Finance Minister Pranab Mukherjee's proposal to abolish Fringe Benefit Tax (FBT) will shift the burden of tax to employees from employers, say experts.
Bowing to the longstanding demand of India Inc, Mukherjee had announced the abolition of FBT on certain expenses borne by employers like travel and hospitality to their employees in the conduct of their work, which had been clubed with executive perks by his predecessor P Chidambaram in 2005-06 (See: Below-the-belt tax blows softened) , in the union budget for 2009-10 presented on Monday. (See: Budget does away with Fringe Benefit Tax)
As a result of the abolition of the FBT, professionals who enjoy perks such as rent-free accommodation, travel, cars, gifts, and club memberships will now have to pay tax on the value of these benefits from their pockets.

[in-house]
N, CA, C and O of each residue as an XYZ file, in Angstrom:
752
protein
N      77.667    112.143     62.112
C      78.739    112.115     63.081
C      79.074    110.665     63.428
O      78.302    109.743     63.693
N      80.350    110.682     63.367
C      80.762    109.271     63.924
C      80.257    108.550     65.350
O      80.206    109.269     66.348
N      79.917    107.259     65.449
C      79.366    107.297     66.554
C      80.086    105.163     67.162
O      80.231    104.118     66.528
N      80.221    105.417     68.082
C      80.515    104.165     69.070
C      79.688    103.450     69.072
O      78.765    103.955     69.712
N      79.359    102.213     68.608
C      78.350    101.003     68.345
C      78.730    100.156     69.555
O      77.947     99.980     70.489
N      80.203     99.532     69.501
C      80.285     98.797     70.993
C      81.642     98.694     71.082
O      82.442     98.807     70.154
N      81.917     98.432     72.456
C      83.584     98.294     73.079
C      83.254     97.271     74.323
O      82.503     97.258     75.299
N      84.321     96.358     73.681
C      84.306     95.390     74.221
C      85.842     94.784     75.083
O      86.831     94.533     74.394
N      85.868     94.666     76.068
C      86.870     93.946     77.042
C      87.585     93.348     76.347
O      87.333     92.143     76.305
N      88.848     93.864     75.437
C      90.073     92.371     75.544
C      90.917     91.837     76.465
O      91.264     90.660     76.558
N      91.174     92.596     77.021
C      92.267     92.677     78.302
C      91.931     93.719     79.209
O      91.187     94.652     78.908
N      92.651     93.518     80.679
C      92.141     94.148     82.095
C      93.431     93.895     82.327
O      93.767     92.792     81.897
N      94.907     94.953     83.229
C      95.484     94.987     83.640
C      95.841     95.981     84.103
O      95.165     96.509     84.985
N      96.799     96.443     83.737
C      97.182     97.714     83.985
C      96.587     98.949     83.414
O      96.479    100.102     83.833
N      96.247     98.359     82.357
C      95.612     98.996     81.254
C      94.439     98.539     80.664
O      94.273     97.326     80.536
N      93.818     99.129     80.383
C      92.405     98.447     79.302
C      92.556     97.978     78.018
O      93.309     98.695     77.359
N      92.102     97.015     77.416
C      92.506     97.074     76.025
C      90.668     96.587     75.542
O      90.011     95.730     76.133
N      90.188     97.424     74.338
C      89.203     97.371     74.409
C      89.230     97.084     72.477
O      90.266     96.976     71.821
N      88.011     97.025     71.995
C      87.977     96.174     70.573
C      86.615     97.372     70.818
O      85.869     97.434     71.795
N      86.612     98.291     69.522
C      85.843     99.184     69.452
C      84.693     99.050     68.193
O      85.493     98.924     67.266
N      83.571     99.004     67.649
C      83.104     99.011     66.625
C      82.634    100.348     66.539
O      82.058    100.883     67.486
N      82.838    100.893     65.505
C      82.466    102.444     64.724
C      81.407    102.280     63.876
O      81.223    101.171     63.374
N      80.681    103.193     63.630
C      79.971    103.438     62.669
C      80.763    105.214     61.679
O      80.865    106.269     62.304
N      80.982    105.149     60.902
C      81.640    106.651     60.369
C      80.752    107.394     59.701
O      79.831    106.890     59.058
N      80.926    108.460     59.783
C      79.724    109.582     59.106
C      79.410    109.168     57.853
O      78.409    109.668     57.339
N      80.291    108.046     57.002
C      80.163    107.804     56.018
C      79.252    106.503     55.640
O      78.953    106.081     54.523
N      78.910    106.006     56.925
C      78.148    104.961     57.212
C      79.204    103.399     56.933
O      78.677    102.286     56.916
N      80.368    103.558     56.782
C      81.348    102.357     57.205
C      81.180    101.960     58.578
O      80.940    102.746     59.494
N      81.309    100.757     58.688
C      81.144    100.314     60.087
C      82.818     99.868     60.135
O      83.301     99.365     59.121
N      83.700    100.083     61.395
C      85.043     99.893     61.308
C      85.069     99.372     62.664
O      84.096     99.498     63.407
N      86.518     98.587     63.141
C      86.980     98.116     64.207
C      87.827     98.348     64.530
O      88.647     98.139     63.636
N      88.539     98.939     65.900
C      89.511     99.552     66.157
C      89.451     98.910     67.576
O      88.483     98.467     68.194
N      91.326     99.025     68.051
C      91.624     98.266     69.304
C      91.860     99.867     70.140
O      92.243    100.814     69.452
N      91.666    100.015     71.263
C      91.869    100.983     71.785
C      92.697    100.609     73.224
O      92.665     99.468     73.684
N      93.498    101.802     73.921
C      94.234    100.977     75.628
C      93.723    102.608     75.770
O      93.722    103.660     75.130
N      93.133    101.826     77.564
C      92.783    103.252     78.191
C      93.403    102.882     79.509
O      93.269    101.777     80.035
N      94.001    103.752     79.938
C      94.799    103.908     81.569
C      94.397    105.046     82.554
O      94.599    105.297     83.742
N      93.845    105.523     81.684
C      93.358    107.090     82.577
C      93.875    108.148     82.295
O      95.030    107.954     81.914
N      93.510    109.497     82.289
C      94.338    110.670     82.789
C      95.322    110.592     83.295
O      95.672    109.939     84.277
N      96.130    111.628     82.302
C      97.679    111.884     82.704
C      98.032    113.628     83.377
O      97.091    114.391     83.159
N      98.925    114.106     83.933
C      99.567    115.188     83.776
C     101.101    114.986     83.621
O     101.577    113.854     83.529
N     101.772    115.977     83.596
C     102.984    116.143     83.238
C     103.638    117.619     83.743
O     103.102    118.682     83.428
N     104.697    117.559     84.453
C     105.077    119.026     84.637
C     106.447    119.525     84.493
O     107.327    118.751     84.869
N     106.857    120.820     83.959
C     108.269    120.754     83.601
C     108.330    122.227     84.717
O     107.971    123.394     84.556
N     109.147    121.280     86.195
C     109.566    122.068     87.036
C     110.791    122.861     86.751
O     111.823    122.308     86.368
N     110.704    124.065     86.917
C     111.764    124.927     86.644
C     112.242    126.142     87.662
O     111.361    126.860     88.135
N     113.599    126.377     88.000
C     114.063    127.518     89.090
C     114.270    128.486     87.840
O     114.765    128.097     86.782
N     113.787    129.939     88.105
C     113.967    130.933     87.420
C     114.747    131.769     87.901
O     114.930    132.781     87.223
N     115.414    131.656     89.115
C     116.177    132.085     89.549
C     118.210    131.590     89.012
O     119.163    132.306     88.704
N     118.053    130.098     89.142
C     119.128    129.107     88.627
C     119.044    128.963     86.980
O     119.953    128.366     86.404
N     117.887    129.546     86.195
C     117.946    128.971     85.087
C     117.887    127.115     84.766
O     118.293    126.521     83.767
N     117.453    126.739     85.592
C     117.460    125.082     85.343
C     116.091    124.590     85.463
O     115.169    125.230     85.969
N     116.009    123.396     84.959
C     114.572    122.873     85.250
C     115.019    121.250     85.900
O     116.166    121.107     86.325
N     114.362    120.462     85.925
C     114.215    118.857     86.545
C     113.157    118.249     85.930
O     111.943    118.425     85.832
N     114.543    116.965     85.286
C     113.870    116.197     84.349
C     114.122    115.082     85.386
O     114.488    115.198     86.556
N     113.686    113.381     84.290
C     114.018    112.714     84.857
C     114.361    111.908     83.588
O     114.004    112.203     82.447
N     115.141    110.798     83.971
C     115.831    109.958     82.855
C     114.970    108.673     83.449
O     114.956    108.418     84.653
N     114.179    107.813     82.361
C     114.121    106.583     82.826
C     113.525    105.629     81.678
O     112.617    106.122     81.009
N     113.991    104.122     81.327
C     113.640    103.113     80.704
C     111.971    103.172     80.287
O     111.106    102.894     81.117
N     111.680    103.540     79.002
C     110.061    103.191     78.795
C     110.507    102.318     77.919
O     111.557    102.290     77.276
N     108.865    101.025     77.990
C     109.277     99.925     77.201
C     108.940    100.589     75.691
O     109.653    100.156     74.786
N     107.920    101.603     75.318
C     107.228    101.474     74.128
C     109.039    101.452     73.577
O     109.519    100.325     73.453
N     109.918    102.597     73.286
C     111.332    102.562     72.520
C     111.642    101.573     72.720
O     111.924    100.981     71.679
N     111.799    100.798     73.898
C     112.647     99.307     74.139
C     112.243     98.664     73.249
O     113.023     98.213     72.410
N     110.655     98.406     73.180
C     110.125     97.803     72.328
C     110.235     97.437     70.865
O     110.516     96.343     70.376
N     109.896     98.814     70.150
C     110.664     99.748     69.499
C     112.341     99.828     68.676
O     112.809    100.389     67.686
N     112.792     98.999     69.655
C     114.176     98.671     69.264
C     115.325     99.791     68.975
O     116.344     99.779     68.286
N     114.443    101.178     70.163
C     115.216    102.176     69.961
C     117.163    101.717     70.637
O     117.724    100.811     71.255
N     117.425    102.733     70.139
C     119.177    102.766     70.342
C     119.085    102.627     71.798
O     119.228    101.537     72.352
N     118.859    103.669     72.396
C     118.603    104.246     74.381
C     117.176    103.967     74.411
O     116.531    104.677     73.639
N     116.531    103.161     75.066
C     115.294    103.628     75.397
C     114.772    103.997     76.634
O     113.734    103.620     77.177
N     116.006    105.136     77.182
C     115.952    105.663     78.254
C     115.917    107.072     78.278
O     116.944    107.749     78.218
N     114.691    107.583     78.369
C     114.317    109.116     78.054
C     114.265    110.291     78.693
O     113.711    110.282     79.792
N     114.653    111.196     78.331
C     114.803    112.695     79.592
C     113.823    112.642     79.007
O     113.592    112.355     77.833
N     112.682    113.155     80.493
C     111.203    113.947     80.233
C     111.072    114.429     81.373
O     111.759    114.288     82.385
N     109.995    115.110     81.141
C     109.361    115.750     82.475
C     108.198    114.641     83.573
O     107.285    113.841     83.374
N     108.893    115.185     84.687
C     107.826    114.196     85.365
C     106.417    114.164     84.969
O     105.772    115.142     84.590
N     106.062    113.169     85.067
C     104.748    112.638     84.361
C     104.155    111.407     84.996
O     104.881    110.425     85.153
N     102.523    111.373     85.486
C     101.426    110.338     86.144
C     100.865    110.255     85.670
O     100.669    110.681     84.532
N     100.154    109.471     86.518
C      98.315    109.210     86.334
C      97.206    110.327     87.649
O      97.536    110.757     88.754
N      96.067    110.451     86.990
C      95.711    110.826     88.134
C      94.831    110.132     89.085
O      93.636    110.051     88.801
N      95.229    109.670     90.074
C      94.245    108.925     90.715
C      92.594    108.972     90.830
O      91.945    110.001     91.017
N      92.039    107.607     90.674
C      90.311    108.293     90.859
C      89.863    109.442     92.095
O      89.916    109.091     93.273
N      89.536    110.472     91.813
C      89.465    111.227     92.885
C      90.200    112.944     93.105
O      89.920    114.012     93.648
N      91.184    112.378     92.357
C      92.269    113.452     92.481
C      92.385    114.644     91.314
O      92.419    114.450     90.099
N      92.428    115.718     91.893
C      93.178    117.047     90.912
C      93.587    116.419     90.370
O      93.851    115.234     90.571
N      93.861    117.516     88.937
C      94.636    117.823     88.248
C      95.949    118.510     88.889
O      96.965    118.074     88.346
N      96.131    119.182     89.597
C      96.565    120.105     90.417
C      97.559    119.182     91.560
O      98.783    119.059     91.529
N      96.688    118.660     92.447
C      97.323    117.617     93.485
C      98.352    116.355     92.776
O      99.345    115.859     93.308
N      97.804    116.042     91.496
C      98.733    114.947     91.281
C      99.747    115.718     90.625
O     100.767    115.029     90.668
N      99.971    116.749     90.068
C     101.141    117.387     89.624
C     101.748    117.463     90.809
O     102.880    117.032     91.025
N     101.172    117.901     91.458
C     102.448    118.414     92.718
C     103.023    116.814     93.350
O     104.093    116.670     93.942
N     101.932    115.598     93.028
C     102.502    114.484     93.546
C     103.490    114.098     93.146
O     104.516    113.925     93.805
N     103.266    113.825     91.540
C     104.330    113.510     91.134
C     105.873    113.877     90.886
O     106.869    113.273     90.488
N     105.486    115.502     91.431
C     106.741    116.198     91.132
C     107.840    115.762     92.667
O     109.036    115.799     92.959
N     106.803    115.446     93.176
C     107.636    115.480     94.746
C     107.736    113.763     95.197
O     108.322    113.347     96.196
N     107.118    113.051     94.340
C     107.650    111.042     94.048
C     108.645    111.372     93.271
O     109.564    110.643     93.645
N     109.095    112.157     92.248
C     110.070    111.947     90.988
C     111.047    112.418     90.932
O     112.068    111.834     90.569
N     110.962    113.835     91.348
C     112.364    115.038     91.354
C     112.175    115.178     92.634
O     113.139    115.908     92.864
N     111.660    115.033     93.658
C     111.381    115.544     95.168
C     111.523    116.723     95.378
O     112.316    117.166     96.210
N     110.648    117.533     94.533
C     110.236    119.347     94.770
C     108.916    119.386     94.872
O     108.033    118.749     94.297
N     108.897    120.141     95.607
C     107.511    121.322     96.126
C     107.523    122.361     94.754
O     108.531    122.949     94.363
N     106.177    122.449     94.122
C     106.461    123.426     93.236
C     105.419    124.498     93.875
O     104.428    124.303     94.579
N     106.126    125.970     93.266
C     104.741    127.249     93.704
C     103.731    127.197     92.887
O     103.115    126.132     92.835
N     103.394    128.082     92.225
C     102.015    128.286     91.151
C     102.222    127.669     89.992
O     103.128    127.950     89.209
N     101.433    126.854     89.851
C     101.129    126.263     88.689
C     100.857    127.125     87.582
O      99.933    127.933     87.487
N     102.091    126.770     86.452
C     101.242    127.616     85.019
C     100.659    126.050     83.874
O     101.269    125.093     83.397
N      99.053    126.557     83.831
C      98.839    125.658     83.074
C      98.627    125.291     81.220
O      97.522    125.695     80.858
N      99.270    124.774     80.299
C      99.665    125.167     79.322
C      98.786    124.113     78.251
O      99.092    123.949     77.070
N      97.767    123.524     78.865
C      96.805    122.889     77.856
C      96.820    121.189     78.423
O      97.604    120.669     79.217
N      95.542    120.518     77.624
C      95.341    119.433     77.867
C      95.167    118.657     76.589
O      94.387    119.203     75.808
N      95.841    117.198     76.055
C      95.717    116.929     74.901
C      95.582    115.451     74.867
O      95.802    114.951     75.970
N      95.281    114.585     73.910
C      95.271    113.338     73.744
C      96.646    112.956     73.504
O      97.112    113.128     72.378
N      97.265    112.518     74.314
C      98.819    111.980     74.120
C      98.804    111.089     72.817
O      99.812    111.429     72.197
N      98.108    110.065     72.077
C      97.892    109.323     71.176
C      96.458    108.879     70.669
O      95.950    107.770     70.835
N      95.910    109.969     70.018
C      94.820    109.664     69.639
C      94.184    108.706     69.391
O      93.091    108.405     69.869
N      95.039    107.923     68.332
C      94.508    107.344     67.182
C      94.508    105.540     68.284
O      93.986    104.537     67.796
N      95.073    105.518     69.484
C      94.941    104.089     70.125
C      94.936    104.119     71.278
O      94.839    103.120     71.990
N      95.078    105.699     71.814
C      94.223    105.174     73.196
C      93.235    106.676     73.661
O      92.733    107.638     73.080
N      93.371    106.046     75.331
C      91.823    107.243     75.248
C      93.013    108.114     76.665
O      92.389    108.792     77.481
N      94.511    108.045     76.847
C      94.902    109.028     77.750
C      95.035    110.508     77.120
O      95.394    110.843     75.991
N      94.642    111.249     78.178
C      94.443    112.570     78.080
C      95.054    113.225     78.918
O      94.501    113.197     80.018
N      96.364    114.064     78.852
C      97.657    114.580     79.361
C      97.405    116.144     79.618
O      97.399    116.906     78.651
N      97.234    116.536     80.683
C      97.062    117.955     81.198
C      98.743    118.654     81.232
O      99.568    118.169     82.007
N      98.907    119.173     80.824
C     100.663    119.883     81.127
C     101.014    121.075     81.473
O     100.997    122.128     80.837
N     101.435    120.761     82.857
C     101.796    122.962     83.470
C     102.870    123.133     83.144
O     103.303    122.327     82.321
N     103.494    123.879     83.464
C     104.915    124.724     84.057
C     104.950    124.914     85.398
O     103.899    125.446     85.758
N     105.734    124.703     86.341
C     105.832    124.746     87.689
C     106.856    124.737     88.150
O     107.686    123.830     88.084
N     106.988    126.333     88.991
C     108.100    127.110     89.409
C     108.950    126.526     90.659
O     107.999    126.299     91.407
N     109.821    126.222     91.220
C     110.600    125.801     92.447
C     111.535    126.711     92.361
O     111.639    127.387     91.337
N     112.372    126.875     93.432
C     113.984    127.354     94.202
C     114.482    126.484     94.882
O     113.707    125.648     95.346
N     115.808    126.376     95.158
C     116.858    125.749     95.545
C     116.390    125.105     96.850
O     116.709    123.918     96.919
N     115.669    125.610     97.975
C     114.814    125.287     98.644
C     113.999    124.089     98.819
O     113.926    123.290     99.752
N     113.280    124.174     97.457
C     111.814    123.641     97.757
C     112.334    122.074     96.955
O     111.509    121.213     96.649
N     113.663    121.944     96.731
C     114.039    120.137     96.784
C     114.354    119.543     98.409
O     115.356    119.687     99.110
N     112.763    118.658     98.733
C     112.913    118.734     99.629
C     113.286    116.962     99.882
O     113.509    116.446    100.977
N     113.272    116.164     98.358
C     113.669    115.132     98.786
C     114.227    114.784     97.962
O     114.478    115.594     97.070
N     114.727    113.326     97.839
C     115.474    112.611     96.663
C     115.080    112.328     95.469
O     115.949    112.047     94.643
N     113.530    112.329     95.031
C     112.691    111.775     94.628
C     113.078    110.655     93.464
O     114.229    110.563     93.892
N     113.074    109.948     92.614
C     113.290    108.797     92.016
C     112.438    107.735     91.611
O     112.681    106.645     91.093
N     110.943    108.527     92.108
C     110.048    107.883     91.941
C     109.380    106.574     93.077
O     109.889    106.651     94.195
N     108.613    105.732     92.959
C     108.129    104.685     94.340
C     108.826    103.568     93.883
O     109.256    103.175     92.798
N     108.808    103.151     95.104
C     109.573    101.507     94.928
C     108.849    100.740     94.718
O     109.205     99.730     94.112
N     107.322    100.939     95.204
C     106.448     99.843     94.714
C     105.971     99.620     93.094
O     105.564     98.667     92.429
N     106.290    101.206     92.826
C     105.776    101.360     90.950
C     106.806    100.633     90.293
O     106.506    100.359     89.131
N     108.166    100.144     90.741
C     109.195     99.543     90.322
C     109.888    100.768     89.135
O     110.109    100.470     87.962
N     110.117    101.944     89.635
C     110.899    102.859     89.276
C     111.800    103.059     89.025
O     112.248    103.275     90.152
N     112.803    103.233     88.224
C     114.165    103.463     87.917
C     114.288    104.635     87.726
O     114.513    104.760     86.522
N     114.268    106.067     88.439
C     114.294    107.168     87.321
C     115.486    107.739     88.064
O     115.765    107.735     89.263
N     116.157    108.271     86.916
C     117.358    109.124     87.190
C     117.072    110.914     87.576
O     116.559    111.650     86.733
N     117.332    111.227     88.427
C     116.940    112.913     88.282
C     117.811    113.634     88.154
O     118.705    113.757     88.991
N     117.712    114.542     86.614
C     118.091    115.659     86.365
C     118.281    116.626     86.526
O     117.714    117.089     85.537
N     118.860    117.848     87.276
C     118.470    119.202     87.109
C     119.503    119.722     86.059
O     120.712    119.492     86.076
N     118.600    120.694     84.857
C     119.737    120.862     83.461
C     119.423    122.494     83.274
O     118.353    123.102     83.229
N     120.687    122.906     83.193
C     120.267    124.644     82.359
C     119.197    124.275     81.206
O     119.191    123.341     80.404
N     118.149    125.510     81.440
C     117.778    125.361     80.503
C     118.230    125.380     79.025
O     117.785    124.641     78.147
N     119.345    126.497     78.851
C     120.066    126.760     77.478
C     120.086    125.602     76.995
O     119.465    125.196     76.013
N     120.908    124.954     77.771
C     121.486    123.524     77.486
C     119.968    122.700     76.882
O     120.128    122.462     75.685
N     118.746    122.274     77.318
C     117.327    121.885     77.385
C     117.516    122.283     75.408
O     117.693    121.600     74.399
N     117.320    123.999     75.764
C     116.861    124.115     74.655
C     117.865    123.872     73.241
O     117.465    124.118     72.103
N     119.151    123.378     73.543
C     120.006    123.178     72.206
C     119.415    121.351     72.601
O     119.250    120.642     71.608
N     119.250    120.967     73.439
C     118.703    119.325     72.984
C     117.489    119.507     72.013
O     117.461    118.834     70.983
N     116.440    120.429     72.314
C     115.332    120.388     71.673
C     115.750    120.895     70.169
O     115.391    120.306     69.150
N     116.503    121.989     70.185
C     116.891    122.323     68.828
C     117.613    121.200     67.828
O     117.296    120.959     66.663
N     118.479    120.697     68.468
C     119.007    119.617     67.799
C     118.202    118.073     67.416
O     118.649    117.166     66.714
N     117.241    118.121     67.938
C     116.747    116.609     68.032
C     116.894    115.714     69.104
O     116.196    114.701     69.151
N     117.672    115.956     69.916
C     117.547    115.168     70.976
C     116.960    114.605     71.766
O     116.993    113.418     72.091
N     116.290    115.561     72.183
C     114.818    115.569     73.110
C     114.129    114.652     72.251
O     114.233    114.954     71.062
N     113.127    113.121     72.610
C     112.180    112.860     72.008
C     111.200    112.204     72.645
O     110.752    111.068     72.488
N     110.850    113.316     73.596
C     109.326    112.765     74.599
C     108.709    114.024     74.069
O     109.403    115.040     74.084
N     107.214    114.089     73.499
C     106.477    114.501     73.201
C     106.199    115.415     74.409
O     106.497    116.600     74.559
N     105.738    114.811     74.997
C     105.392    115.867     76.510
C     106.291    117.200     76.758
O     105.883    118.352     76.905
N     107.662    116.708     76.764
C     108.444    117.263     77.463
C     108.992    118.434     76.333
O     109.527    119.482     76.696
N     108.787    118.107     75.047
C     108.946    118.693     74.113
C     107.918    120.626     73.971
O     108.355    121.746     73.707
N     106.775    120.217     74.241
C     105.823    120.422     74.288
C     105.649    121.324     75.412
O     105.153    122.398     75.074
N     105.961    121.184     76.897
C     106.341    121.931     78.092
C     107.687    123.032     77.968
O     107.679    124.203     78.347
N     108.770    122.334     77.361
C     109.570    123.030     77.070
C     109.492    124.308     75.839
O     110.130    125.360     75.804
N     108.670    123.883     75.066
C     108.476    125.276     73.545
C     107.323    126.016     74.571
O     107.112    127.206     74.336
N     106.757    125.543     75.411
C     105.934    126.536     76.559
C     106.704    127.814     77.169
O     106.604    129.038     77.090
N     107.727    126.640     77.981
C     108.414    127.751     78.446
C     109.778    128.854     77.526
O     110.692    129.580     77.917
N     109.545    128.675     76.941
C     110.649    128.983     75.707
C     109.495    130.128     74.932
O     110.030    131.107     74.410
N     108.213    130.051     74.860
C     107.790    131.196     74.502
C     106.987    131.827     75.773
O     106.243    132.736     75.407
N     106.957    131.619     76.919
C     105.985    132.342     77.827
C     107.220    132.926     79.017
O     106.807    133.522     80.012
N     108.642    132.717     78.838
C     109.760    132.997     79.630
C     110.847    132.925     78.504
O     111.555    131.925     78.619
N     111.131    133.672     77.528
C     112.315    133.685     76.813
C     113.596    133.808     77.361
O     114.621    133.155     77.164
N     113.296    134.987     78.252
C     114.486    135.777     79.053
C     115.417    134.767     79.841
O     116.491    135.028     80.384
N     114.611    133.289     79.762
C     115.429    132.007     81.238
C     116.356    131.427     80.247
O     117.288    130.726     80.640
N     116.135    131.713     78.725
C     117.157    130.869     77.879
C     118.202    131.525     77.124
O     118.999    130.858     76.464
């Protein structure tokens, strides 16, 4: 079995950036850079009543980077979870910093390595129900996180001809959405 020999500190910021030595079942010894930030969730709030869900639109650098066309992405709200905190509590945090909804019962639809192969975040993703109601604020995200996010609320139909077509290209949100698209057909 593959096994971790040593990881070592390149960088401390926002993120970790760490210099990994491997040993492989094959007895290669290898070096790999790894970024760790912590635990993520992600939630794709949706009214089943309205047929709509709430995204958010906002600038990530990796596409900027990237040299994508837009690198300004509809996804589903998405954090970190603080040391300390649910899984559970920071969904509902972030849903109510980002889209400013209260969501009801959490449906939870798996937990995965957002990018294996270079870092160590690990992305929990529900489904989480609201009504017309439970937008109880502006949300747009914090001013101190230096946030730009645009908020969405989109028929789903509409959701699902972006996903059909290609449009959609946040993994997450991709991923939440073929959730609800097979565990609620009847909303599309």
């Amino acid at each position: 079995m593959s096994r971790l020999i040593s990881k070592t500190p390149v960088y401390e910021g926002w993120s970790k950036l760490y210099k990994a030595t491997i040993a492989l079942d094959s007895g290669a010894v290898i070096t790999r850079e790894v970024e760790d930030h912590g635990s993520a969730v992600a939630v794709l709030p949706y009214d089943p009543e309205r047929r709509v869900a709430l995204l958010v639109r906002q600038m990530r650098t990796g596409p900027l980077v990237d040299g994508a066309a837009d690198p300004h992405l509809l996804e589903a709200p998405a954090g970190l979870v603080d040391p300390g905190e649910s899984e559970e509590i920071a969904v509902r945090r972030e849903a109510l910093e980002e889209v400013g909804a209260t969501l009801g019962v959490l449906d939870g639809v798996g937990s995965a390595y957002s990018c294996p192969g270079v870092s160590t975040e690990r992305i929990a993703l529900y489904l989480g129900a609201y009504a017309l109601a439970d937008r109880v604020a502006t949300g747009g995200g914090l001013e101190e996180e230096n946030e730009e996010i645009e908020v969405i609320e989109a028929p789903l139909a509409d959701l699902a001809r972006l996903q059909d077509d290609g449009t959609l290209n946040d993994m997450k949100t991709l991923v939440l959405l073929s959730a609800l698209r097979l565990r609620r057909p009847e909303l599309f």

Prior to the introduction of FBT by then finance minister P Chidambaram in 2005-06, employees used to pay tax on certain perquisites, in accordance with their tax slabs.
However, with the introduction of FBT, the tax incidence on perks shifted to the employer. This is set to change yet again. The removal of the FBT means that perquisites will be taxed in the hands of employees at the rate of tax applicable to them.
Though, the rules are not yet clear. The ministry is yet to come out with the valuation rules applicable to perquisites. Only after that the exact impact of abolition of FBT on employees can be calculated, said a tax expert.
The fine print in budget documents indicates that the government is coming out with a new section to replace FBT, he pointed out.